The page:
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Paid subscriptions to wine websites


Great topic, @Mooble.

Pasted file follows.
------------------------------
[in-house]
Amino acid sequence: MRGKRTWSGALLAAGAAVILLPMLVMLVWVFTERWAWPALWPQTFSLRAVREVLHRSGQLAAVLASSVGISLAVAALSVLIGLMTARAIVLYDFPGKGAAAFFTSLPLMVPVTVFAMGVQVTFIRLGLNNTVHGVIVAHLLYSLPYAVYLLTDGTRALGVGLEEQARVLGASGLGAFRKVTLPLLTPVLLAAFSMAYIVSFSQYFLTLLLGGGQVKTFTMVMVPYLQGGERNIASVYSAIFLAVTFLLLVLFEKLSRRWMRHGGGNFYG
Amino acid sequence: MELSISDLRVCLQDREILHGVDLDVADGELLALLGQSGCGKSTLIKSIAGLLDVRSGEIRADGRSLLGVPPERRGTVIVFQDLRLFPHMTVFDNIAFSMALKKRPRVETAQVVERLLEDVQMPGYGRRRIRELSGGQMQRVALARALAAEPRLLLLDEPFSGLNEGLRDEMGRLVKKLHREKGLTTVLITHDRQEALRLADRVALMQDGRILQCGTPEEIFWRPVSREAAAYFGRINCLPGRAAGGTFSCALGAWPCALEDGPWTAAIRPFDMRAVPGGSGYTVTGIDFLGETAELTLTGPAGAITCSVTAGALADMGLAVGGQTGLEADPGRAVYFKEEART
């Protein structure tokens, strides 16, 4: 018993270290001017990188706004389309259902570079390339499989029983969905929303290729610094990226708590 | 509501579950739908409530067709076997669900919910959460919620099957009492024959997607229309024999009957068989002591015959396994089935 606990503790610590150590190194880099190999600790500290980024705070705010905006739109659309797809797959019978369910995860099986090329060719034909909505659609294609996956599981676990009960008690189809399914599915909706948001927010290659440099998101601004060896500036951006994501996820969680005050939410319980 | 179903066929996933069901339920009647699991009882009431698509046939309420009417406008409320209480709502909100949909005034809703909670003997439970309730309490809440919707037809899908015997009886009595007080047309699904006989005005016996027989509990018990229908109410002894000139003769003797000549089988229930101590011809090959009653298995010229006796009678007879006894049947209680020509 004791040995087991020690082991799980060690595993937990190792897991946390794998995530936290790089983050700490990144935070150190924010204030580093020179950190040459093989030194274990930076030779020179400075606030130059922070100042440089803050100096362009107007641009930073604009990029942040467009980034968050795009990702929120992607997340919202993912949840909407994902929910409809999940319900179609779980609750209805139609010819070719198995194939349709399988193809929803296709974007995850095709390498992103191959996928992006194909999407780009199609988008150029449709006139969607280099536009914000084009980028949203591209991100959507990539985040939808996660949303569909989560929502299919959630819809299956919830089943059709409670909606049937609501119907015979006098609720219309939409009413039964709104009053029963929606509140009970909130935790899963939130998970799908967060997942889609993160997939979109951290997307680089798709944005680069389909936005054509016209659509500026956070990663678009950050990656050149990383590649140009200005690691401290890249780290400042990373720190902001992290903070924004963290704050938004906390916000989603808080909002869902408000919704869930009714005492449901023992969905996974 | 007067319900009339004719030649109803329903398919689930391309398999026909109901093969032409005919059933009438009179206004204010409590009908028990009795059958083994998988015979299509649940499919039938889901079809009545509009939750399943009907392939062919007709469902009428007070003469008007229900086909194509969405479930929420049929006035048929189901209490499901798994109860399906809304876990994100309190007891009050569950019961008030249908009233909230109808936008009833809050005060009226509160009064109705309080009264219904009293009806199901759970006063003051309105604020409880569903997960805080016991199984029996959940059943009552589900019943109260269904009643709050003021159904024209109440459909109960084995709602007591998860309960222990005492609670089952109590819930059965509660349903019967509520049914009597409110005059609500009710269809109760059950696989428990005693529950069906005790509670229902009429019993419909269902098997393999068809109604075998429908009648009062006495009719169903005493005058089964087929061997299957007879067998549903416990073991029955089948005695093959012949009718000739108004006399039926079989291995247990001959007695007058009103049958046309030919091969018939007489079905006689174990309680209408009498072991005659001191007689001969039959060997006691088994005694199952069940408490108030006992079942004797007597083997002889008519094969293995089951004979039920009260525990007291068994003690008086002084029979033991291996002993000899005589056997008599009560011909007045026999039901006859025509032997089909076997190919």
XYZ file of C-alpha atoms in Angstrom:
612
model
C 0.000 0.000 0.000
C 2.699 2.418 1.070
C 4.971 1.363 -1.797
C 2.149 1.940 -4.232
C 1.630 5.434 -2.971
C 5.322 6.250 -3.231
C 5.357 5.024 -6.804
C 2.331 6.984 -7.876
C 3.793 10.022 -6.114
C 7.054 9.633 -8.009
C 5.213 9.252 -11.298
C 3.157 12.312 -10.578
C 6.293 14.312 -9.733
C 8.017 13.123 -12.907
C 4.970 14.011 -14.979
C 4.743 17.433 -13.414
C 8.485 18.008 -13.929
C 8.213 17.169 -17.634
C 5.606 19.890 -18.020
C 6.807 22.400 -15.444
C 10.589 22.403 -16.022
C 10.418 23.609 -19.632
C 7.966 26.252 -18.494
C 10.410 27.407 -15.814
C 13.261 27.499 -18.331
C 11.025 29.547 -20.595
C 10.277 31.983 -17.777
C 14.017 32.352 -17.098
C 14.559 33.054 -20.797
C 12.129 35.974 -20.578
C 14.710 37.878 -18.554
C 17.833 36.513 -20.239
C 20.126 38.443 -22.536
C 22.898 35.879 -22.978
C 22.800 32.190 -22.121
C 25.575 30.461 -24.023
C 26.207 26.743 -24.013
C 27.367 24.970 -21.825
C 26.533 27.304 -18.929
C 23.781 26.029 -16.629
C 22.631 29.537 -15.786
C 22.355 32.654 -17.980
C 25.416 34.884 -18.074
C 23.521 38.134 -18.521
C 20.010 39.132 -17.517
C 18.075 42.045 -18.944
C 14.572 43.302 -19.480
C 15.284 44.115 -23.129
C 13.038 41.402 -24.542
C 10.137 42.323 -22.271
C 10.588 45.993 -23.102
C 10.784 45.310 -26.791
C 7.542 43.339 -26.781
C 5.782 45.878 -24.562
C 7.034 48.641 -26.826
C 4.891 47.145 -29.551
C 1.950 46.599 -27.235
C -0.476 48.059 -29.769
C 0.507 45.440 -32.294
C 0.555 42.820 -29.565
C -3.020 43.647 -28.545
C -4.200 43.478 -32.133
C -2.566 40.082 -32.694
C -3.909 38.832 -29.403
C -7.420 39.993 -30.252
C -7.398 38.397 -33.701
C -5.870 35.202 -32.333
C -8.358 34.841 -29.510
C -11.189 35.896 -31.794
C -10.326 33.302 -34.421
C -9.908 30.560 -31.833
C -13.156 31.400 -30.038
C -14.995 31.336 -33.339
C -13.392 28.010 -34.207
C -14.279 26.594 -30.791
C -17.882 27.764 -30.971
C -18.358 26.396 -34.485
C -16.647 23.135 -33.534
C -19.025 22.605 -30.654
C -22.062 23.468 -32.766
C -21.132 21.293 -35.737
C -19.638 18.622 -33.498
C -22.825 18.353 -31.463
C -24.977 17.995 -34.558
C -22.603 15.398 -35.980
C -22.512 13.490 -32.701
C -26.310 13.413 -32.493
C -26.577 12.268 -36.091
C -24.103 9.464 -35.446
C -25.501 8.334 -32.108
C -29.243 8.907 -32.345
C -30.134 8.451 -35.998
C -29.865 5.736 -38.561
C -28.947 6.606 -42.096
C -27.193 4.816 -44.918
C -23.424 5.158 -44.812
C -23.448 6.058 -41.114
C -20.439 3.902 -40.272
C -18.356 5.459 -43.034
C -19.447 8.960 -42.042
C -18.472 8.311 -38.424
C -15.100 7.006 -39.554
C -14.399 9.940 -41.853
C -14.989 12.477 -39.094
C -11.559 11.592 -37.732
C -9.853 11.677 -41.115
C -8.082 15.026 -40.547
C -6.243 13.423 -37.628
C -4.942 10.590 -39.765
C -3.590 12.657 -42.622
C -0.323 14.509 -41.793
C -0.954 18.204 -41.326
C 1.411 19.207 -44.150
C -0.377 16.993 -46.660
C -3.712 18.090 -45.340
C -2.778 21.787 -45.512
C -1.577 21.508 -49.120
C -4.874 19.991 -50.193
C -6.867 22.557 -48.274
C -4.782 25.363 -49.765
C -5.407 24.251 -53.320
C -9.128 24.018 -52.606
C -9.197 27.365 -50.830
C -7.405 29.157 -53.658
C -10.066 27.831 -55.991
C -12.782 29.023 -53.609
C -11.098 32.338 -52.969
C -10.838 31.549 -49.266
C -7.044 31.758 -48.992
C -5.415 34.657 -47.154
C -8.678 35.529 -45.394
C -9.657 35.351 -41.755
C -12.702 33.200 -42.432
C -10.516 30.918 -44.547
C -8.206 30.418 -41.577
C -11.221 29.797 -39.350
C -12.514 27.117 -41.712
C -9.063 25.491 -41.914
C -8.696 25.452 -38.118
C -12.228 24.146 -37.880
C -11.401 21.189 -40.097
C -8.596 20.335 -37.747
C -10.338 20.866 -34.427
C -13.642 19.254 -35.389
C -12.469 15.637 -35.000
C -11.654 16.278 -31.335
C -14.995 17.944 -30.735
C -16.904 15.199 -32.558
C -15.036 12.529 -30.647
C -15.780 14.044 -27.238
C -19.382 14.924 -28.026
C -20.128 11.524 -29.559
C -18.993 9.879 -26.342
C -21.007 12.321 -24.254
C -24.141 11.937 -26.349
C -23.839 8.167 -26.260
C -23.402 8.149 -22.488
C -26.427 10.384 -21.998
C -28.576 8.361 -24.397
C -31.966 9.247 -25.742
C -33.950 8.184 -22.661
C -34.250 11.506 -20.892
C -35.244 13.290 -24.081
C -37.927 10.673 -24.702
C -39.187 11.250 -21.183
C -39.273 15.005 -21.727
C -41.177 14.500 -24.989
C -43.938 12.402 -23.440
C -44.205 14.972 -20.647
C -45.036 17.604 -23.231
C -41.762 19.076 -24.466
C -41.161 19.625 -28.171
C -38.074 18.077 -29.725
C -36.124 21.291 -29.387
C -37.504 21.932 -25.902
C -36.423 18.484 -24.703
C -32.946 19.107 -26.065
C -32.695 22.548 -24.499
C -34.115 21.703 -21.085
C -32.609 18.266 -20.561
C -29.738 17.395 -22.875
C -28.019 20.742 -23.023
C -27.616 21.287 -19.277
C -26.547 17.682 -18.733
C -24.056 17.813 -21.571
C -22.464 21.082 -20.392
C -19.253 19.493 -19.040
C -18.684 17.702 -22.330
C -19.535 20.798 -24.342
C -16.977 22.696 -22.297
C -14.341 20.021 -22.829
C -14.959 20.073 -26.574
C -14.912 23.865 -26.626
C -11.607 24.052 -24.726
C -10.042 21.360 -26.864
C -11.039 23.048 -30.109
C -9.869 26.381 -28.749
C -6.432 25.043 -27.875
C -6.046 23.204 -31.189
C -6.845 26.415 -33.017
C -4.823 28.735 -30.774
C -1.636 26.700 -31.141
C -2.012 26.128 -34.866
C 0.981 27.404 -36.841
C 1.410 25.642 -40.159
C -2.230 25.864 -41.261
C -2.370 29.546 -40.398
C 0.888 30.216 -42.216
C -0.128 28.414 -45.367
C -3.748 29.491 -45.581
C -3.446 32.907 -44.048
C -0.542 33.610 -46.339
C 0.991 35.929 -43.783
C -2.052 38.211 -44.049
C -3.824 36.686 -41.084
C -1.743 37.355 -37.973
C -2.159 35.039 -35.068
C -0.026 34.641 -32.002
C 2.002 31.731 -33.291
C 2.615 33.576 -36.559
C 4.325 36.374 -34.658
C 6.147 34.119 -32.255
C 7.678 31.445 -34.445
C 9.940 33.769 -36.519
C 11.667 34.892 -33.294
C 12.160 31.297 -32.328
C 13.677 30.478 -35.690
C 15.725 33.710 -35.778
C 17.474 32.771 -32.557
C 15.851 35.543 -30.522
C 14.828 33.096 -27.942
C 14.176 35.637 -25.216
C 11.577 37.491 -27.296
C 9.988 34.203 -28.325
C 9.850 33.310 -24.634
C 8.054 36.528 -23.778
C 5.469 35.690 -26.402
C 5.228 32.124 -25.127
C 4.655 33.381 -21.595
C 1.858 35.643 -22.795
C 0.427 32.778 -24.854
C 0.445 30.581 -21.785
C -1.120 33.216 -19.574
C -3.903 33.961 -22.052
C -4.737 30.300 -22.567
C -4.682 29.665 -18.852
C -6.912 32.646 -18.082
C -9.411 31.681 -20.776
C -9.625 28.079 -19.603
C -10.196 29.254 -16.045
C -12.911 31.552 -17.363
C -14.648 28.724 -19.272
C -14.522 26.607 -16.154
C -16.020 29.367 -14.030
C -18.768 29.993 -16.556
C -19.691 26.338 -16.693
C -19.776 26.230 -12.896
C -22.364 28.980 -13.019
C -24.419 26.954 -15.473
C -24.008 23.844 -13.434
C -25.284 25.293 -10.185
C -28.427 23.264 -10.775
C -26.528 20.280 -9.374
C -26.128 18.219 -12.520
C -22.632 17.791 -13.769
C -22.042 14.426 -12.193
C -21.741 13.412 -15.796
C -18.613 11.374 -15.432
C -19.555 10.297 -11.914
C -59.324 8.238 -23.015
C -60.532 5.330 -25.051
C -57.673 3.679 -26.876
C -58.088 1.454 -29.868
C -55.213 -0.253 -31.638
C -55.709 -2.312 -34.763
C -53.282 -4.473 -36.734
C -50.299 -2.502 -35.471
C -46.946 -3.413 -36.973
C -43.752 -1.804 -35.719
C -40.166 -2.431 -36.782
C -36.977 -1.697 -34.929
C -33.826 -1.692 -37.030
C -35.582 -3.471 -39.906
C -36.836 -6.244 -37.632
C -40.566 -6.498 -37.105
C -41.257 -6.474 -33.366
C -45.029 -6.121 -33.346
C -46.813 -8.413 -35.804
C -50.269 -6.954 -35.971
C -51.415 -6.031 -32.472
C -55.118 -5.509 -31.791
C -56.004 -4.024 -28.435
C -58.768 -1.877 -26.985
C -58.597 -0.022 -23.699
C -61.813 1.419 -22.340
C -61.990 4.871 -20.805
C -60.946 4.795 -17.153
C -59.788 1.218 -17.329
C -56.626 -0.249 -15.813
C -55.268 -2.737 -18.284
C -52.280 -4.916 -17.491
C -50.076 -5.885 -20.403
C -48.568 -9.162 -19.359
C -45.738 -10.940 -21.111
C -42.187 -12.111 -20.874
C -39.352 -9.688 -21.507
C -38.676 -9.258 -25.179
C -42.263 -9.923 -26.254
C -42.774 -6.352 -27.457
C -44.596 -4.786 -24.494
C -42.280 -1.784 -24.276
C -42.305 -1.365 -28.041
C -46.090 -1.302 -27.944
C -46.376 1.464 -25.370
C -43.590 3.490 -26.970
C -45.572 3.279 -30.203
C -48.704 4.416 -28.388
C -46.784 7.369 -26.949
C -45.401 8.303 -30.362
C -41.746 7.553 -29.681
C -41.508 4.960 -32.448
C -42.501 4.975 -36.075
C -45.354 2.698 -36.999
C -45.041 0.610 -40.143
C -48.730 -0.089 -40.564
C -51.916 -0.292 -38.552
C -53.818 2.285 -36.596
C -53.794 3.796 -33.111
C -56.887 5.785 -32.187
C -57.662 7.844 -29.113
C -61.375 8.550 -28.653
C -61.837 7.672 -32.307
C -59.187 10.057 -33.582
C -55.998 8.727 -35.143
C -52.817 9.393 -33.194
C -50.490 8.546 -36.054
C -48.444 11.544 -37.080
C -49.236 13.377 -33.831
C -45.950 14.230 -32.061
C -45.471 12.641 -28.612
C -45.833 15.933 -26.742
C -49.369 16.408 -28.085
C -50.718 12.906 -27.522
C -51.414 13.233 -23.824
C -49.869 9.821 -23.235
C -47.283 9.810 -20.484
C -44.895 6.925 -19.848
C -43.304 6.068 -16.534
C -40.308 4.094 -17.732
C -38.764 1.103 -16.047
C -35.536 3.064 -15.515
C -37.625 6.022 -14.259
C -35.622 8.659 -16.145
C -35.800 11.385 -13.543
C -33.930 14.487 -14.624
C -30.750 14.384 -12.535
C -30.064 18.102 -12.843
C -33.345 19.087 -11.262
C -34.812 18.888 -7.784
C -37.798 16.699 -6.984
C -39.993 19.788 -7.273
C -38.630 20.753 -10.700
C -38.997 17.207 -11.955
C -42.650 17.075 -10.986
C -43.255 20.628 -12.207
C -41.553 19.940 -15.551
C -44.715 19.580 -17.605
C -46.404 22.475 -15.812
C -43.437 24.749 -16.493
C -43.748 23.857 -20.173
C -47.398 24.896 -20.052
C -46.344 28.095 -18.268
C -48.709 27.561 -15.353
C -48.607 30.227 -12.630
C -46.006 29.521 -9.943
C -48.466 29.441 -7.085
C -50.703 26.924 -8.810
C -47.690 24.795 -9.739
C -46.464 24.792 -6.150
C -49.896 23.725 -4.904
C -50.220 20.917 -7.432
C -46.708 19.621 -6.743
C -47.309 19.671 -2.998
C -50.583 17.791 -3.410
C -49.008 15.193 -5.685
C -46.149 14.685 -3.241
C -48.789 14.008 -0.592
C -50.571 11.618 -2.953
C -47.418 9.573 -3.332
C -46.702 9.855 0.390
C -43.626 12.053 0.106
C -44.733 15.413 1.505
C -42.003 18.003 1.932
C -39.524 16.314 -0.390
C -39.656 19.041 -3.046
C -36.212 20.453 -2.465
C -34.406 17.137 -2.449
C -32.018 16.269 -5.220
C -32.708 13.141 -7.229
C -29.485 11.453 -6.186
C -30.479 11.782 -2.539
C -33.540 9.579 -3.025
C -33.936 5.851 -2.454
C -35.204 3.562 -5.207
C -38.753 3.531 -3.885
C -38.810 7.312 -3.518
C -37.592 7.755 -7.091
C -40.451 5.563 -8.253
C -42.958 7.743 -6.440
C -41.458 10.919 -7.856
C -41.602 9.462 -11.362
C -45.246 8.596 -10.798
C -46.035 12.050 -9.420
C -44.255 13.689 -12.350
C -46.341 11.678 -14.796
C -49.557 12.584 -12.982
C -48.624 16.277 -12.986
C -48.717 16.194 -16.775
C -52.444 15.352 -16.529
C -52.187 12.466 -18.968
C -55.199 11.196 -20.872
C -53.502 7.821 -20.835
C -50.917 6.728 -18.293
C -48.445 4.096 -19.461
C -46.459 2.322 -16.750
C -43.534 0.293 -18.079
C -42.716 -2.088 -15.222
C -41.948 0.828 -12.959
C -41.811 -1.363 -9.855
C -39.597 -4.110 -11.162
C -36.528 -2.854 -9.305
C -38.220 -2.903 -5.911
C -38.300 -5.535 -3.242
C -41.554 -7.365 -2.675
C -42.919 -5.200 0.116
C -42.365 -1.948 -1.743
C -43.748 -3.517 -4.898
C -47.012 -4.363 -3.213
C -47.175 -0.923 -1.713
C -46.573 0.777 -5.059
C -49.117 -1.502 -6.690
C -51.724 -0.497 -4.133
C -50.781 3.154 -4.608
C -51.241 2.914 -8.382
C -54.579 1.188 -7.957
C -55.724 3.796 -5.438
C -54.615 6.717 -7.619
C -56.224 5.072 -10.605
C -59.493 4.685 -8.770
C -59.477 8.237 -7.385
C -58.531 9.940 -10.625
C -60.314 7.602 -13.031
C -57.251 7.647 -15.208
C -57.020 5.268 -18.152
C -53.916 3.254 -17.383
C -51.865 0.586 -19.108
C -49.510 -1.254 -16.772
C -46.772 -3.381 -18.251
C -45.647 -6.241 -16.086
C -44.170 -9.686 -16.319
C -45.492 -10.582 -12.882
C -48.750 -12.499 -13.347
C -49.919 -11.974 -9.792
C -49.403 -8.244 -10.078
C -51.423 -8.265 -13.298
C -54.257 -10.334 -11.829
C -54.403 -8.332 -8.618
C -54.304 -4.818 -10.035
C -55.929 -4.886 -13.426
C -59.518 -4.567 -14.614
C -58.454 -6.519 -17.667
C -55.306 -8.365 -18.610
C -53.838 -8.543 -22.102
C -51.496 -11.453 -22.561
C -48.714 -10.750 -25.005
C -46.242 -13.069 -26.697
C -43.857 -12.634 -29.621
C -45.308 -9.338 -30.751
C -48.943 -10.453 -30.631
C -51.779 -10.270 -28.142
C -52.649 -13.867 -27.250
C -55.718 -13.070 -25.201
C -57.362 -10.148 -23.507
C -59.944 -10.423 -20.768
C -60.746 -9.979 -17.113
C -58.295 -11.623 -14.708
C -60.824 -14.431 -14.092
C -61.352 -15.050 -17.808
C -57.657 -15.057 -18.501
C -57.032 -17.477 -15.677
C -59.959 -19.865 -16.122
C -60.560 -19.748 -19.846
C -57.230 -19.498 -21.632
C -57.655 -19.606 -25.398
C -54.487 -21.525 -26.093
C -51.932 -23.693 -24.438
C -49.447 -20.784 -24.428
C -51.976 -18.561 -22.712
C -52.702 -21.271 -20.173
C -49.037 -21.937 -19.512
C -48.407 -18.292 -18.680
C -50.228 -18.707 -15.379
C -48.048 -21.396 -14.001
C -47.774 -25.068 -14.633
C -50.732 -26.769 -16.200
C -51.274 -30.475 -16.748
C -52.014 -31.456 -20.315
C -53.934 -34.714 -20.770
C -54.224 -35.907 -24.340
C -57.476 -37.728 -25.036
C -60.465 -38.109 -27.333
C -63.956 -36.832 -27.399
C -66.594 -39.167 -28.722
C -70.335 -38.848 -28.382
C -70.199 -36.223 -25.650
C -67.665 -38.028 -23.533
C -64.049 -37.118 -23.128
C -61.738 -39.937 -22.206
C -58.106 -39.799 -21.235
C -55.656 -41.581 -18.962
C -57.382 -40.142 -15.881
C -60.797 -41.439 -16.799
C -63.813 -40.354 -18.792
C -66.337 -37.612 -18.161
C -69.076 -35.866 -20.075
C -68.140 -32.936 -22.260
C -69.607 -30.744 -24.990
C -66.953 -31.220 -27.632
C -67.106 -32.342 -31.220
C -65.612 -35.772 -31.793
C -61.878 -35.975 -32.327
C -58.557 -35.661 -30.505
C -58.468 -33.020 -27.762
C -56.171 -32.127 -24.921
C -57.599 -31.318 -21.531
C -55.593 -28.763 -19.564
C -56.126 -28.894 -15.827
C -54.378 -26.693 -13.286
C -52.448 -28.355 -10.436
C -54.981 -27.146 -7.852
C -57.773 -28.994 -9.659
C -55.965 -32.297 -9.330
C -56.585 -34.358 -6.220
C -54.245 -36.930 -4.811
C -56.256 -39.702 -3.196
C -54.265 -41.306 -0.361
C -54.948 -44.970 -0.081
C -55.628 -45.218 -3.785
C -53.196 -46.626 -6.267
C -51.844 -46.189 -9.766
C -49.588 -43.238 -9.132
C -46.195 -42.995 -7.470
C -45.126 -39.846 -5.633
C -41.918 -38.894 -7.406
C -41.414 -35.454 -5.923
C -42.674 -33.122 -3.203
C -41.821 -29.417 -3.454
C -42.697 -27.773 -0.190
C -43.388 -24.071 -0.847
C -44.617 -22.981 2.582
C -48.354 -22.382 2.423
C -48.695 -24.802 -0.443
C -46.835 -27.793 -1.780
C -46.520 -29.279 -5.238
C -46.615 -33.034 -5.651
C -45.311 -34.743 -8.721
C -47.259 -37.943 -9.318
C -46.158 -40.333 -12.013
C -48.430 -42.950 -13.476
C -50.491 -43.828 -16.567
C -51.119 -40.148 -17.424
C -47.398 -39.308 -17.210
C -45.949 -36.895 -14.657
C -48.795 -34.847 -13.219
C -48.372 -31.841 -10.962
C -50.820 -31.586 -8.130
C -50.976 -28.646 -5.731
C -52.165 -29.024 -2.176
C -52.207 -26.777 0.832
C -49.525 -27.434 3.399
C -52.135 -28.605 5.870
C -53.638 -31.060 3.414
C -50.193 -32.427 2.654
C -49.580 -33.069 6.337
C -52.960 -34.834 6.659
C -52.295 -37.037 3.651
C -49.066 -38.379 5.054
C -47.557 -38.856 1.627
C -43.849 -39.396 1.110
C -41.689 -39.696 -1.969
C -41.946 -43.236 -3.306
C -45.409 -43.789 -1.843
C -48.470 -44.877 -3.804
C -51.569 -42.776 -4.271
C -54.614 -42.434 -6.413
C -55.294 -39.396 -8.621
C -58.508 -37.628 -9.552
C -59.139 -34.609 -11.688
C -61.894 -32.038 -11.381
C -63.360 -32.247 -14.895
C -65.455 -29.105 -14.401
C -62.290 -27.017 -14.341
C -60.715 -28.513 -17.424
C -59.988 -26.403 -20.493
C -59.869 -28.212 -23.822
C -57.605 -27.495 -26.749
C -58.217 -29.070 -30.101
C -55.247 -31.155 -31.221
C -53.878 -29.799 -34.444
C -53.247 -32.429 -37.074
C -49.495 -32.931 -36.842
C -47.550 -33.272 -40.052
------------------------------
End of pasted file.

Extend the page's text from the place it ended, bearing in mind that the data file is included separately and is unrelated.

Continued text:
Over the years I’ve dipped in and out of subscriptions. Robert Parker was the obvious one for me about 10-15 years ago, I suppose for the sheer breadth and the wonderful level of detail, and the rating consistency, even if I disliked or disagreed with the system. But I abandoned that after the descriptions became too annoying and the influence of the man began to distort the entire world of winemaking. I also once subscribed to James Halliday and then didn’t renew because of the ridiculous levels of grade inflation, and the overexcited descriptions of often merely generic and boring wines. And that’s just Australia. I also subscribed to the excellent Burghound (in spite of the simply shocking website design and user interface) because Allen Meadows is such a passionate writer and I love Burgundy. But I can’t afford the wines really, so it’s a lot of investment in time and energy and money when I only really buy a few cases EP a year in a good year. But for big spenders and Burgundy lovers, I would say Burghound is an essential subscription.